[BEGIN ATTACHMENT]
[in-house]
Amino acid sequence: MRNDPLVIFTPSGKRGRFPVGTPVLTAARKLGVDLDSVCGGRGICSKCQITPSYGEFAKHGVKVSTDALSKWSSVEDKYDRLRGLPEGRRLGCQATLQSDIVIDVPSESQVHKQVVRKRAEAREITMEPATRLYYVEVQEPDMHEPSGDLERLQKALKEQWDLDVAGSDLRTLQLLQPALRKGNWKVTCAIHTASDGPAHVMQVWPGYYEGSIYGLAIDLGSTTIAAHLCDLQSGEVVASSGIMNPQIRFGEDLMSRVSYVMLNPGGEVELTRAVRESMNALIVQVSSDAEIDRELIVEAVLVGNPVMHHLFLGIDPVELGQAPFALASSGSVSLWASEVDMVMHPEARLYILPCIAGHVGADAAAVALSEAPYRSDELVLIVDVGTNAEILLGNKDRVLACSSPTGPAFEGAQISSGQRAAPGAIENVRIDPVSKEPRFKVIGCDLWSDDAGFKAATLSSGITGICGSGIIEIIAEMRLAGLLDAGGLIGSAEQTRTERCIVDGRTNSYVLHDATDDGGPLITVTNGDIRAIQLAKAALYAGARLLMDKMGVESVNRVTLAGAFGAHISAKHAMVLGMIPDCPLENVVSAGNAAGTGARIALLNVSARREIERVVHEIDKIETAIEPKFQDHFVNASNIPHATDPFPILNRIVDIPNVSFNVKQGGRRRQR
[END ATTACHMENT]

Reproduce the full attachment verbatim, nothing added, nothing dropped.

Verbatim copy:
[in-house]
Amino acid sequence: MRNDPLVIFTPSGKRGRFPVGTPVLTAARKLGVDLDSVCGGRGICSKCQITPSYGEFAKHGVKVSTDALSKWSSVEDKYDRLRGLPEGRRLGCQATLQSDIVIDVPSESQVHKQVVRKRAEAREITMEPATRLYYVEVQEPDMHEPSGDLERLQKALKEQWDLDVAGSDLRTLQLLQPALRKGNWKVTCAIHTASDGPAHVMQVWPGYYEGSIYGLAIDLGSTTIAAHLCDLQSGEVVASSGIMNPQIRFGEDLMSRVSYVMLNPGGEVELTRAVRESMNALIVQVSSDAEIDRELIVEAVLVGNPVMHHLFLGIDPVELGQAPFALASSGSVSLWASEVDMVMHPEARLYILPCIAGHVGADAAAVALSEAPYRSDELVLIVDVGTNAEILLGNKDRVLACSSPTGPAFEGAQISSGQRAAPGAIENVRIDPVSKEPRFKVIGCDLWSDDAGFKAATLSSGITGICGSGIIEIIAEMRLAGLLDAGGLIGSAEQTRTERCIVDGRTNSYVLHDATDDGGPLITVTNGDIRAIQLAKAALYAGARLLMDKMGVESVNRVTLAGAFGAHISAKHAMVLGMIPDCPLENVVSAGNAAGTGARIALLNVSARREIERVVHEIDKIETAIEPKFQDHFVNASNIPHATDPFPILNRIVDIPNVSFNVKQGGRRRQR